Letters

Reefer madness
A recent article ["Just say maybe to nicotine," Buzz, November 7] described "a cop in Arlington" who was seen smoking a cigarette "in a spanking-new, tricked-up Ford Taurus emblazoned with the DARE logo." I am writing this letter on behalf of all the officers in the Arlington Police Department's DARE unit. I would like to make it clear to the public that the officer mentioned in the article was not one of our DARE officers, much less an officer of the Arlington Police Department. None of the DARE officers in Arlington smokes. Furthermore, the Arlington Police Department has never owned a Ford Taurus with the DARE logo.

Unfortunately, it is possible that the officer who was observed is a DARE officer from somewhere in the North Texas area. However, that officer was not presenting a positive role model, and before one accuses an agency of being hypocritical they should at least target the agency at fault. I am quite sure everyone who read that article now looks upon the Arlington Police Department DARE unit negatively. Though the article does not specifically identify the officer as an Arlington police officer, it is highly suggestive that he was.

Be assured, every DARE officer is aware of the dangers of using tobacco. As was stated in the article, nicotine is one of the most widely abused addictive drugs in this country. Tobacco is considered one of the four "gateway drugs" because it frequently leads to the use of other harmful and illegal drugs. Each year 434,000 Americans die because of smoking-related diseases. Without a doubt, tobacco kills.

Finally, none of us in the Arlington DARE unit thinks of our students as "would-be junkies." We take great pride in our work and in our students. DARE encompasses much more than simply a series of presentations to young people. In Arlington, we maintain a close rapport with our students for the entire year. During that time, we teach them not only how to say no to drugs, gangs, and violence, but how to deal with stress, influence from the media, and different types of pressures. We strive to give them crucial life skills needed to make educated decisions in all areas of their lives. This includes adolescence and adulthood. Our students are important to us, for they are our future.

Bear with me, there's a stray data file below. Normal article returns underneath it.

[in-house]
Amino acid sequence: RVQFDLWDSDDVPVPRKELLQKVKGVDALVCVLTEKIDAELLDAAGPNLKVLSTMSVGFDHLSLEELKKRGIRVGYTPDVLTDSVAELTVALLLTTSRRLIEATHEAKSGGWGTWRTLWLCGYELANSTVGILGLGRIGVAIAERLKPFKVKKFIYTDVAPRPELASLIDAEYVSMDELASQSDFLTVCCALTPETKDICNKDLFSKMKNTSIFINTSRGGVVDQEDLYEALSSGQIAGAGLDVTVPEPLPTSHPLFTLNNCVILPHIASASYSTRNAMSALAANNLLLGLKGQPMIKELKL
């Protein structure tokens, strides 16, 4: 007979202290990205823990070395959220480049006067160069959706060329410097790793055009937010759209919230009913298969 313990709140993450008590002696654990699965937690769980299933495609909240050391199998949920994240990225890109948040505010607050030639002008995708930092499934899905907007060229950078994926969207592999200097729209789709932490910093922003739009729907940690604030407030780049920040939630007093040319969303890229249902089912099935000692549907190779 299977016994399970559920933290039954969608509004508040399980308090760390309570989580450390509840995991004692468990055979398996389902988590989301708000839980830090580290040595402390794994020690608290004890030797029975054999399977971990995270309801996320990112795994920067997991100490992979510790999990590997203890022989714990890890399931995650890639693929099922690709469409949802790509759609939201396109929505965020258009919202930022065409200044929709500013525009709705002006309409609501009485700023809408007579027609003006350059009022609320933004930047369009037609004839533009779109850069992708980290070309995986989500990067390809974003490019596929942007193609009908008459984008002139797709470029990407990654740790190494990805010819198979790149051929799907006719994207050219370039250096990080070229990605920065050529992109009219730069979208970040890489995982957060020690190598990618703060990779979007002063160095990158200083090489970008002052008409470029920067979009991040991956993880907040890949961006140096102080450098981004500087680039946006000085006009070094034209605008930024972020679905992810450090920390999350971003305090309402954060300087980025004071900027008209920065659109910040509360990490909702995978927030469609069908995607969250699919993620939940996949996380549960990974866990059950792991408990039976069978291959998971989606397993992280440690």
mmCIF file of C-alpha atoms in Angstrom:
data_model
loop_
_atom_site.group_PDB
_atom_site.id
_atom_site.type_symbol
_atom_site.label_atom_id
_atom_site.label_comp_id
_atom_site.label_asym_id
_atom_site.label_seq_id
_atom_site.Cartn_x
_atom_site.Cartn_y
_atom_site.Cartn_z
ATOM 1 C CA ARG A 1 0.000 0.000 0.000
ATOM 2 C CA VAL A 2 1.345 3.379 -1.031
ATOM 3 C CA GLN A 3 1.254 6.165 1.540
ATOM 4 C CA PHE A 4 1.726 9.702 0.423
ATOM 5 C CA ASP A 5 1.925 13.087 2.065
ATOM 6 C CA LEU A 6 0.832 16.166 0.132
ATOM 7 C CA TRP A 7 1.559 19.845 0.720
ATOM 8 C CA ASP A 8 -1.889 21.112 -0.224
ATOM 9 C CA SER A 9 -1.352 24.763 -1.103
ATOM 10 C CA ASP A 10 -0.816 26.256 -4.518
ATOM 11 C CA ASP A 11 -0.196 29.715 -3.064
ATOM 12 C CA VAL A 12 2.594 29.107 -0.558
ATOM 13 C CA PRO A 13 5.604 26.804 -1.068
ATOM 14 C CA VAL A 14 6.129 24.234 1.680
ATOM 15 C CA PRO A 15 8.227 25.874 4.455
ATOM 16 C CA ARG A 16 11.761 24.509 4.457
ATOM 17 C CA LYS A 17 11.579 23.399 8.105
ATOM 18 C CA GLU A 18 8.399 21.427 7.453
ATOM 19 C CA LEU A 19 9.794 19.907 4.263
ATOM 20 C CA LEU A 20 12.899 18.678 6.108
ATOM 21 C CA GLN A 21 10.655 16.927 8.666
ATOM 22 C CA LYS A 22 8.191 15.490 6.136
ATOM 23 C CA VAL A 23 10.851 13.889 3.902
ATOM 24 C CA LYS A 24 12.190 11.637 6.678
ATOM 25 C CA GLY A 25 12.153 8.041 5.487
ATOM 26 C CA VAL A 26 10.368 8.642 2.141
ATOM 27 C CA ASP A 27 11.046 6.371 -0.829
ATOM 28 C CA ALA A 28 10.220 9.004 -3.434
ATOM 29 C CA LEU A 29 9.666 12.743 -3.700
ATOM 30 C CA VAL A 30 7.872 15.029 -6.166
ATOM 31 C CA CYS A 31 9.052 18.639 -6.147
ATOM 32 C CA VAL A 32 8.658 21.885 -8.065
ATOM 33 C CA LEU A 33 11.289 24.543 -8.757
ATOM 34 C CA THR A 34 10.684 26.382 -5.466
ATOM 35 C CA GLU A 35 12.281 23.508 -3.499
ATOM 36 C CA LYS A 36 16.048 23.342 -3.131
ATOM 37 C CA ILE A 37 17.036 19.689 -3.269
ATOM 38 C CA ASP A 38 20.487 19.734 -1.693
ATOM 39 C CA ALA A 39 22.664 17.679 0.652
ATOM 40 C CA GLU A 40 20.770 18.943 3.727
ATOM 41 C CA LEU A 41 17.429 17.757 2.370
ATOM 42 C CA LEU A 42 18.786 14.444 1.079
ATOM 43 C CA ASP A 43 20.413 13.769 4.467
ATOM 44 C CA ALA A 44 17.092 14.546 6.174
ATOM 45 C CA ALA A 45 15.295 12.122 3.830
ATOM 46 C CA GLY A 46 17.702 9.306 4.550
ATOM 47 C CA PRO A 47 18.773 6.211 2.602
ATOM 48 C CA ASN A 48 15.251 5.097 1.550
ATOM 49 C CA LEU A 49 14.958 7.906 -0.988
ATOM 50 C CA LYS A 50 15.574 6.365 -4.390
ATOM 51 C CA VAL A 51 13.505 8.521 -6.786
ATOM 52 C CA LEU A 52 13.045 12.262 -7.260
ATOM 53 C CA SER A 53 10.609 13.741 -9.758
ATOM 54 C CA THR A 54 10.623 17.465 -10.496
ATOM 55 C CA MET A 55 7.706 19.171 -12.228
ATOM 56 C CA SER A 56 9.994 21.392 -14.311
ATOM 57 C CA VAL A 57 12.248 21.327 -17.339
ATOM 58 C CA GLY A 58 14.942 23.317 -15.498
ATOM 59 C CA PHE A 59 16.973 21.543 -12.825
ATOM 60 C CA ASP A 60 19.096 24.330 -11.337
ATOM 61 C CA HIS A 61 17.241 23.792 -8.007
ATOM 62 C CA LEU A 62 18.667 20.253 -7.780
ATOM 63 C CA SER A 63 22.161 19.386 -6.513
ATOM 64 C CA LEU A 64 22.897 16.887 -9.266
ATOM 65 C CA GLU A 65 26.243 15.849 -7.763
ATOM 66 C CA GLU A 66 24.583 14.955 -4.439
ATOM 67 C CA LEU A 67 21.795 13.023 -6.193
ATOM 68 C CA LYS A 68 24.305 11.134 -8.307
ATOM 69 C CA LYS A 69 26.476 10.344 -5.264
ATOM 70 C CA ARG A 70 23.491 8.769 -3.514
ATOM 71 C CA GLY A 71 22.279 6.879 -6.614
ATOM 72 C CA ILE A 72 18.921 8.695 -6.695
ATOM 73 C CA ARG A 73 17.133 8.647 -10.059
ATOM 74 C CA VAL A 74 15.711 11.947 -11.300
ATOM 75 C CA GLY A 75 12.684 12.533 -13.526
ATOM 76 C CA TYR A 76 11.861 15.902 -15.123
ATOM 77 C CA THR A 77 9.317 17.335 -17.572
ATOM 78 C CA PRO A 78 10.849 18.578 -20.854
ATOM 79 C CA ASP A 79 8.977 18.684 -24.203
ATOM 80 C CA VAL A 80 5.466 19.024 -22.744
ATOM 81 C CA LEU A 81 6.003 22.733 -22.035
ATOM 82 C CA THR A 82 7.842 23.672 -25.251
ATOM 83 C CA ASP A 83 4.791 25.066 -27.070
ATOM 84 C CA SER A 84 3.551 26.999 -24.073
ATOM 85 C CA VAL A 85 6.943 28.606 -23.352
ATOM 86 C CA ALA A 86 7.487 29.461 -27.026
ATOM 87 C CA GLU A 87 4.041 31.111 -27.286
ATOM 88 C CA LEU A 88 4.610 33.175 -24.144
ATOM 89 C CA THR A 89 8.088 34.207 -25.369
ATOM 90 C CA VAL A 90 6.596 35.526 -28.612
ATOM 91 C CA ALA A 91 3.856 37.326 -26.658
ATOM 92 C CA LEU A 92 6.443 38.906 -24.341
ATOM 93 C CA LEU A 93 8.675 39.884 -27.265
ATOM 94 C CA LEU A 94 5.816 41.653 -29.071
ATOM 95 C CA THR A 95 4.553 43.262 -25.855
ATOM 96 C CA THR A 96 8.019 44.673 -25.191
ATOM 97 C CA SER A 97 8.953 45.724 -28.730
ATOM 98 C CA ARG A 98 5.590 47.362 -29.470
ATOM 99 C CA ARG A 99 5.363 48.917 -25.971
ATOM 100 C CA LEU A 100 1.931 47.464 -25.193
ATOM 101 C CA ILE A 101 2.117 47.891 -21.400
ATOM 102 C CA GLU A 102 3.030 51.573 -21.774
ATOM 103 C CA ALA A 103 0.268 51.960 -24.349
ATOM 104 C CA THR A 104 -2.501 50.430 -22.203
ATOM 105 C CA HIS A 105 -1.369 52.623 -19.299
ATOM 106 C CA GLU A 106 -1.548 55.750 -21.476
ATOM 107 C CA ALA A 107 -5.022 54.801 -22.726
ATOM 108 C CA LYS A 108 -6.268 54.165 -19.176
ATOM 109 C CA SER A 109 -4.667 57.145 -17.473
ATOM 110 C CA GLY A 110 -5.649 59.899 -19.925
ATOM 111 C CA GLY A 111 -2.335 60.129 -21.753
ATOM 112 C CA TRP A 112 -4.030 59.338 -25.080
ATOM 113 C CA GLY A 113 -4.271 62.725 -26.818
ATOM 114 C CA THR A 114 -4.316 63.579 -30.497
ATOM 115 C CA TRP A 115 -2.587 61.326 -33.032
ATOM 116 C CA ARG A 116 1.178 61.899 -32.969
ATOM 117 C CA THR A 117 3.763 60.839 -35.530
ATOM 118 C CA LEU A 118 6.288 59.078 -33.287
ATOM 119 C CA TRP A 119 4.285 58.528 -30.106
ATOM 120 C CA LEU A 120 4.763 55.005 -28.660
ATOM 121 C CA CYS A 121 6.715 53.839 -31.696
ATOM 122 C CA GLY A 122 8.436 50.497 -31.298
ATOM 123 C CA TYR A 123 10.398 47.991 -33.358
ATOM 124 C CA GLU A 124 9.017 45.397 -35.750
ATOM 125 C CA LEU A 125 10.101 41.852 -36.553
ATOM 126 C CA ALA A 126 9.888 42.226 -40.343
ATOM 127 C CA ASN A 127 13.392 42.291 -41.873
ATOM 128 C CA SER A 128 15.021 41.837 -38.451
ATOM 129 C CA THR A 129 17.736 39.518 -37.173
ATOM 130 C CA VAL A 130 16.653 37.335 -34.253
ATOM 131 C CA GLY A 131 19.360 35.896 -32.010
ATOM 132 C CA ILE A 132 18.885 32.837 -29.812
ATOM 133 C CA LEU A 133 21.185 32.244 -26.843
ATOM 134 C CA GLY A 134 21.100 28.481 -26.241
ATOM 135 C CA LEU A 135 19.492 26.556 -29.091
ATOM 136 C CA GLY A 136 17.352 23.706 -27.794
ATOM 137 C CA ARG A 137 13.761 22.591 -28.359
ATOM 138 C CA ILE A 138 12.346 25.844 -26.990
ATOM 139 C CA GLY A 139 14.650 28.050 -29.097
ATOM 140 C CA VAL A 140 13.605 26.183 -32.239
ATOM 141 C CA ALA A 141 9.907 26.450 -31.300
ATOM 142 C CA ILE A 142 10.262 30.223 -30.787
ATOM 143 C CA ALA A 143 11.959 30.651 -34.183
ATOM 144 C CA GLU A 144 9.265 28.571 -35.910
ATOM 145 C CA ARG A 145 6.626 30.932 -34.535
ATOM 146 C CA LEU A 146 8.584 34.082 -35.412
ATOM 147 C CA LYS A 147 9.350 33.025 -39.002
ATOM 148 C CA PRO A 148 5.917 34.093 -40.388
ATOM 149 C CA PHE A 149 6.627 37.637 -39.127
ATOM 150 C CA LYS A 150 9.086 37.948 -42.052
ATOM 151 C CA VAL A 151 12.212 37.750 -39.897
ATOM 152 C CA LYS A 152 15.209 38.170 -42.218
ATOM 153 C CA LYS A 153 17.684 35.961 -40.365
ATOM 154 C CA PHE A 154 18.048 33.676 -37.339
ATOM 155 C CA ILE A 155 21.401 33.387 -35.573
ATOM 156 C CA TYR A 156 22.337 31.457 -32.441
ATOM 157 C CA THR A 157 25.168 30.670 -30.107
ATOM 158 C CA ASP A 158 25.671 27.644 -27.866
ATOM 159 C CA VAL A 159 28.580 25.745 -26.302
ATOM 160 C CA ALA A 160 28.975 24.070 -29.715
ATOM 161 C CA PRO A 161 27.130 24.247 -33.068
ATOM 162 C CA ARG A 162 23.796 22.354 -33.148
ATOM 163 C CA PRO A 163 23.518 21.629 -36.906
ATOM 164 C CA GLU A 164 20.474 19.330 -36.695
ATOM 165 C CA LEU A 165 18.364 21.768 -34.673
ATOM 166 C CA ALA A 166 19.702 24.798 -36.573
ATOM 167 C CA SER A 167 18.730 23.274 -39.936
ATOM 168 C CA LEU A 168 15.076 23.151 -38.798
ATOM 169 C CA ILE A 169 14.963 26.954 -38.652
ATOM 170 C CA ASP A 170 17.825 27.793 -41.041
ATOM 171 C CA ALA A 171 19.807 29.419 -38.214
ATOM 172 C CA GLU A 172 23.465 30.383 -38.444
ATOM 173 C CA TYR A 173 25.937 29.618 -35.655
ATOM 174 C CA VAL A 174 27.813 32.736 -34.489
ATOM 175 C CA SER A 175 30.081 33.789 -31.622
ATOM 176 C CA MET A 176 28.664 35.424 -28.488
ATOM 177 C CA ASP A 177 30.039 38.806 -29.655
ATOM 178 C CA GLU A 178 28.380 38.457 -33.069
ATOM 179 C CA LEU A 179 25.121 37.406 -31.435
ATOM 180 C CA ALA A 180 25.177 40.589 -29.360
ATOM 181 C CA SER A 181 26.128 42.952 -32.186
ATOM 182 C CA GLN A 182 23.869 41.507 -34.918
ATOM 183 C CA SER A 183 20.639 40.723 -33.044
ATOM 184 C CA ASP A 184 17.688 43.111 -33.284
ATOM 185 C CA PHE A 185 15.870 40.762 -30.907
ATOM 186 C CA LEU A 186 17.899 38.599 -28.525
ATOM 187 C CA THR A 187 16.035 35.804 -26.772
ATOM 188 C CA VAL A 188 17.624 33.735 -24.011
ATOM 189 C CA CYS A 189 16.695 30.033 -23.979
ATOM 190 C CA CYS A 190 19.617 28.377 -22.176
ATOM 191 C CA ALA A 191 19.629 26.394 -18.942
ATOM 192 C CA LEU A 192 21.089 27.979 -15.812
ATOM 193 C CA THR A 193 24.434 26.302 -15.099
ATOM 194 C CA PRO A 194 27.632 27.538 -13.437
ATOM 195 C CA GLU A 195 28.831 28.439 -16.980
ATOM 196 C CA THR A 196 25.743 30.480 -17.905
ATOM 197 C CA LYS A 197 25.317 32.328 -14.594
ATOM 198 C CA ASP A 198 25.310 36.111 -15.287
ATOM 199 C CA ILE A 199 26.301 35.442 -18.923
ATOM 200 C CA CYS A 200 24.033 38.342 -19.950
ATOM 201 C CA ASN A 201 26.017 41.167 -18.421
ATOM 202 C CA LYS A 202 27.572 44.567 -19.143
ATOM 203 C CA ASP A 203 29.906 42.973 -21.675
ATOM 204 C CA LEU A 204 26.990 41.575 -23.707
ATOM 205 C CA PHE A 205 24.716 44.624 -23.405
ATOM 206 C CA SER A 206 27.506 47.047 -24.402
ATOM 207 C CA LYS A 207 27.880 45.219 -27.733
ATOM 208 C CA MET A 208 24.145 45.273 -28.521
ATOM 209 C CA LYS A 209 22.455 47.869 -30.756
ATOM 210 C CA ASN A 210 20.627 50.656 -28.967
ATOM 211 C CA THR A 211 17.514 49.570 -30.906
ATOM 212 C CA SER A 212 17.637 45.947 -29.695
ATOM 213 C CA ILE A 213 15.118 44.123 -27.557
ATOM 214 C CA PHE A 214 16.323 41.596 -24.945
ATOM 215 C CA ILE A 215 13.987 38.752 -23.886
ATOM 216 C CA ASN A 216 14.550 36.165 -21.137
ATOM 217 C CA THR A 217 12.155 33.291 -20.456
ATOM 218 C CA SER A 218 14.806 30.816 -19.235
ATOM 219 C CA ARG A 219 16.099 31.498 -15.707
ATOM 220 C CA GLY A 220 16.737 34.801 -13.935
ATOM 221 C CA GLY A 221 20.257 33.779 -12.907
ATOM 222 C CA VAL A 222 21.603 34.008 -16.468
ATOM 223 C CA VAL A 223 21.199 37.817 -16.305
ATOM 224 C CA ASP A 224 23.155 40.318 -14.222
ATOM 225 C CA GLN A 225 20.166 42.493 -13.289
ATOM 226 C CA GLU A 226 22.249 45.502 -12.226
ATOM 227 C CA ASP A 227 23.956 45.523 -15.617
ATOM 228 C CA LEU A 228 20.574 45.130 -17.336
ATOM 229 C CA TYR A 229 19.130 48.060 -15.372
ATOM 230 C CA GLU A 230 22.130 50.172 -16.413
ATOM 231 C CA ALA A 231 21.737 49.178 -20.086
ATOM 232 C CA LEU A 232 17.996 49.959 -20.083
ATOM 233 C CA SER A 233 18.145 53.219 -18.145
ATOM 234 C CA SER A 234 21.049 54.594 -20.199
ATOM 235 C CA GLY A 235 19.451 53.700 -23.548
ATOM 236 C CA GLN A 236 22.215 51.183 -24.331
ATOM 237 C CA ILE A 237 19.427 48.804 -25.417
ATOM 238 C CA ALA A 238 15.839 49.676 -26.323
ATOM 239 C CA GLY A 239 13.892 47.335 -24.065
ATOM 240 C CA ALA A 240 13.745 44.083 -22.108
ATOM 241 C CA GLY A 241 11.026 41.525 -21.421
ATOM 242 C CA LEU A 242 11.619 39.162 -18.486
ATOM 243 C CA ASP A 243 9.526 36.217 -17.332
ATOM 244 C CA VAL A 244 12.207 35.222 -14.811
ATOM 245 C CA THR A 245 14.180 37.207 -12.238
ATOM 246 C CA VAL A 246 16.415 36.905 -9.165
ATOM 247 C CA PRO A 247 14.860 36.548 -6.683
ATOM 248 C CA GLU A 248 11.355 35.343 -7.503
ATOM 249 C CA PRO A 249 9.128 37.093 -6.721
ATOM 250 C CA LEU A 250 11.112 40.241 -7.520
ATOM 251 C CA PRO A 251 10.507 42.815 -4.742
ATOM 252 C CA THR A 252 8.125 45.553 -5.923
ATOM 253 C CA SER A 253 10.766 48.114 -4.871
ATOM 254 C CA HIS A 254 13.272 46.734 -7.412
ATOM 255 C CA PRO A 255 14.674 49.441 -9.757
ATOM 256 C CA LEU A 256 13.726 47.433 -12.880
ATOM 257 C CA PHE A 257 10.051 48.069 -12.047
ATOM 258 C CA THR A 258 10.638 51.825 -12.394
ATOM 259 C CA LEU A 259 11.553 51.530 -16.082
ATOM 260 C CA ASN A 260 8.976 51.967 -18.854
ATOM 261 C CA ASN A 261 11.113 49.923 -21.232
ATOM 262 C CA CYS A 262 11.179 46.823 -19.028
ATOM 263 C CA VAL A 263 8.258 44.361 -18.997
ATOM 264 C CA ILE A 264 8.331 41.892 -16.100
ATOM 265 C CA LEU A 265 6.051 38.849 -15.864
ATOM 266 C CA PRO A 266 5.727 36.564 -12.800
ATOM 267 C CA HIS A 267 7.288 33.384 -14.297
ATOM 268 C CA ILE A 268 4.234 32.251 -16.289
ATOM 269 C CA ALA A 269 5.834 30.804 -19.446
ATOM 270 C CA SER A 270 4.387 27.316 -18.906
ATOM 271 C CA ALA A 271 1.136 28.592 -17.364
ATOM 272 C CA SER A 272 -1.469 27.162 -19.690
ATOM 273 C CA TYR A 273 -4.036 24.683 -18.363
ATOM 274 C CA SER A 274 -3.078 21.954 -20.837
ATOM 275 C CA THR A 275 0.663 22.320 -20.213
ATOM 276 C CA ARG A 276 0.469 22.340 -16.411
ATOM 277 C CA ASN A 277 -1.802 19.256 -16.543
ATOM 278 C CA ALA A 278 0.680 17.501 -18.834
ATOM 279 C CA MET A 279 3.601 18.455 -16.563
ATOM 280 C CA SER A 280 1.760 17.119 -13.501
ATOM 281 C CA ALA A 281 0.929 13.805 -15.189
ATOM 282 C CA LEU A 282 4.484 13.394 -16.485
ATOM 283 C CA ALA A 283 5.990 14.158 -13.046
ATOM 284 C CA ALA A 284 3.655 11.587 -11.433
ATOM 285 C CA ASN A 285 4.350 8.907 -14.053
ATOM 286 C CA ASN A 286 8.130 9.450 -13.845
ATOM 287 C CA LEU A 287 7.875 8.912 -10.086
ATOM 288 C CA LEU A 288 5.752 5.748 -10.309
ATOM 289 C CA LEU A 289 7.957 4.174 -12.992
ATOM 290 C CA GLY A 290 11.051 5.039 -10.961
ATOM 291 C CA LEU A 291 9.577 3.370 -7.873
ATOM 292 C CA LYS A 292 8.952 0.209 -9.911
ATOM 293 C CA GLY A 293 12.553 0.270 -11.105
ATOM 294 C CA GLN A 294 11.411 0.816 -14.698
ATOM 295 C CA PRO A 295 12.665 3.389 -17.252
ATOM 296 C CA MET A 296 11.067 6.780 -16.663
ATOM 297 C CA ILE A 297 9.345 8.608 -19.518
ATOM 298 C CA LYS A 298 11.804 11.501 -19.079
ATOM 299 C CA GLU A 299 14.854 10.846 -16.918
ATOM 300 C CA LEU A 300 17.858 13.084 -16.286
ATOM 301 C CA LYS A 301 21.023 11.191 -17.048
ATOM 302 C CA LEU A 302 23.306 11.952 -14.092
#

Officer Michelle Shockley
DARE Instructor
Arlington

Civilized pugilists
I enjoyed reading your article on boxing ["Babes in Boyland," November 7]. I'm a 28-year-old female who boxed for one and a half years. I have a few suggestions on how to improve the sport of boxing for women. First, there needs to be more boxing gyms. No one wants to drive to a gym 45 minutes away. It's hard to do three times week. Second, there needs to be a group trainer to teach the basics. Women like to talk to each other, even during a hard workout like boxing. Third, and most important, there needs to be a place to keep the kids. I had to stop boxing after I had my son. Now my garage is my boxing gym.

Judi Chesshir
Irving

Well said
Hey Dallasites, will you please relax? For folks who are supposed to be laid-back, you are more thin-lipped than a new England matriarch.